Landlords have claims against debtor-tenants for rent, and other costs and expenses associated with the lease of real property. The Bankruptcy Code overrides provisions that automatically terminate the lease upon a bankruptcy filing, and the Debtor has several months to decide whether to stay in the lease or walk away. If the Debtor stays, it must cure outstanding defaults or offer “adequate assurance” that it will promptly cure them. If the Debtor rejects the lease and vacates the premises, the landlord will have a breach of contract claim, which is treated as follows: (1) assuming the estate is solvent, the landlord will be compensated for the post-petition use of the premises, which typically equals the contractual rent that has accrued post-petition, and (2) the landlord will have a statutorily-capped damages claim for the remaining rent due under the lease, which will be paid as a general unsecured claim.
The Debtor has broad latitude to assign its leasehold interest to a third party provided rent arrears are cured and the landlord receives adequate assurance of the new tenant’s ability to perform. With limited exceptions, landlords cannot block a proposed lease assignment.
For a more extensive look at landlord and tenant rights in bankruptcy, including special Bankruptcy Code provisions related to shopping centers, please read the alert Paying the Rent in Bankruptcy.
Personal Property Leases
The Debtor has a 60-day grace period after filing bankruptcy, during which it can retain leased personal property without making any payments. Thereafter, until the Debtor assumes or rejects the lease, it must resume performance. The Debtor may not assume or assign a lease if “applicable law” excuses the counterparty from accepting performance from or rendering performance to anyone other than the Debtor and the counterparty does not consent to the assumption or assignment. “Applicable law” refers to laws or regulations. It does not include an anti-assignment clause in the agreement itself. As explained above, the Bankruptcy Code abrogates such clauses.
If you lease an aircraft or registered vessel to the Debtor, you have an absolute right to reclaim the property, unless the Debtor quickly agrees to cure the default under the lease and resume all performance obligations. The Debtor has 60 days to obtain court authorization to continue performing and, if it fails to do so, the lessor may recover the property.
Intellectual Property Licenses
If you license intellectual property to the Debtor, the Debtor may assume or reject the license during the bankruptcy case. If the license is non-exclusive, the Debtor must obtain your consent to assign the license to a third-party. It should be noted that some bankruptcy courts view an exclusive intellectual property license as tantamount to ownership. Meaning, that the Debtor can assign the license without your consent.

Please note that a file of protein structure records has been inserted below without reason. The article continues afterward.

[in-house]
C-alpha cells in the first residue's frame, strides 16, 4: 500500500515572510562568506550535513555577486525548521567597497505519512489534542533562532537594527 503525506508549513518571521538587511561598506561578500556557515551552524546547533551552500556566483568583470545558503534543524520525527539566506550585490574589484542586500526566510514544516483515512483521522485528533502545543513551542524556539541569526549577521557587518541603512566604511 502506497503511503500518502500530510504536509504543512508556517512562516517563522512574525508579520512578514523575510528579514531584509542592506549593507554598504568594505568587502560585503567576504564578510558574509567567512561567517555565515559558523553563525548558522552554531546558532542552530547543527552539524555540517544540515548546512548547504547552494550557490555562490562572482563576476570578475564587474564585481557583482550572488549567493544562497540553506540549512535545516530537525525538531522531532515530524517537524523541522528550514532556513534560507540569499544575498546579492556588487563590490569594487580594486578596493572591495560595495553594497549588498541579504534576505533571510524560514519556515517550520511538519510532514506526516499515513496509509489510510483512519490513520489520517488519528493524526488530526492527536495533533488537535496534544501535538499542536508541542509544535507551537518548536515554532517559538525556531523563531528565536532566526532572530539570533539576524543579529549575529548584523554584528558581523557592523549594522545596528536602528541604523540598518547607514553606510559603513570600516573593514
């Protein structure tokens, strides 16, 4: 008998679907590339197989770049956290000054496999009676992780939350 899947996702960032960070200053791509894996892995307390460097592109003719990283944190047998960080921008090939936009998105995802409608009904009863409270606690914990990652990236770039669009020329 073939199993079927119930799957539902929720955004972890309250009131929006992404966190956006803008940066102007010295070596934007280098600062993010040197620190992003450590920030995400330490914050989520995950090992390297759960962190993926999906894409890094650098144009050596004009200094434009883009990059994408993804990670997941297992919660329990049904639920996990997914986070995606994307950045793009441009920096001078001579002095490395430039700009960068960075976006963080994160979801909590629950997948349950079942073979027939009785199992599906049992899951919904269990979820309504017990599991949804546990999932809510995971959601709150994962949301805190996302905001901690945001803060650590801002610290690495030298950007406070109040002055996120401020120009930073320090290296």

If you license intellectual property from the Debtor and the Debtor rejects the license, you may continue to use the intellectual property. If you elect to do so, you must pay the contractual royalties to the Debtor-licensor. The Debtor will not have to perform under the license agreement, however. For this reason, it is particularly important for licensees of software to understand what rights they might have to the source code if the Debtor-licensor stops supporting the license.
If you leased equipment to the Debtor, it might be vulnerable recharacterization as secured loan rather than “true lease.” The distinction can have serious consequences. If the bankruptcy court decides the agreement is true lease, then you are entitled to have the lease assumed (in which case you receive everything you are owed) or rejected (in which case you get the property back and have a general unsecured claim for damages). If, however, the court views the transaction as a secured loan, the Debtor can keep the property and write the debt down to the present value. In this case you are likely to exit bankruptcy without the property and holding a “new note” for smaller principal amount (the proverbial “haircut”).
The bankruptcy court will look to state law, usually the Uniform Commercial Code, to determine whether your agreement should be treated as a secured sale or a true lease. The court will generally look at the economics of the transaction, including whether the “lease” covers the entire economic life of the property and whether the Debtor has the option to become the owner of the property at the end of the lease for little or no additional consideration. If these factors are present, the court might conclude that the arrangement is a secured financing.
Timeshares to Occupy Accommodations or Recreational Sites
If the Debtor sold you a timeshare but rejects the timeshare plan, you have the option of retaining your rights to use the timeshare and paying the Debtor’s bankruptcy estate for such use. You can offset your payment obligations against any damages caused by the Debtor’s rejection and nonperformance of its obligations under the timeshare plan.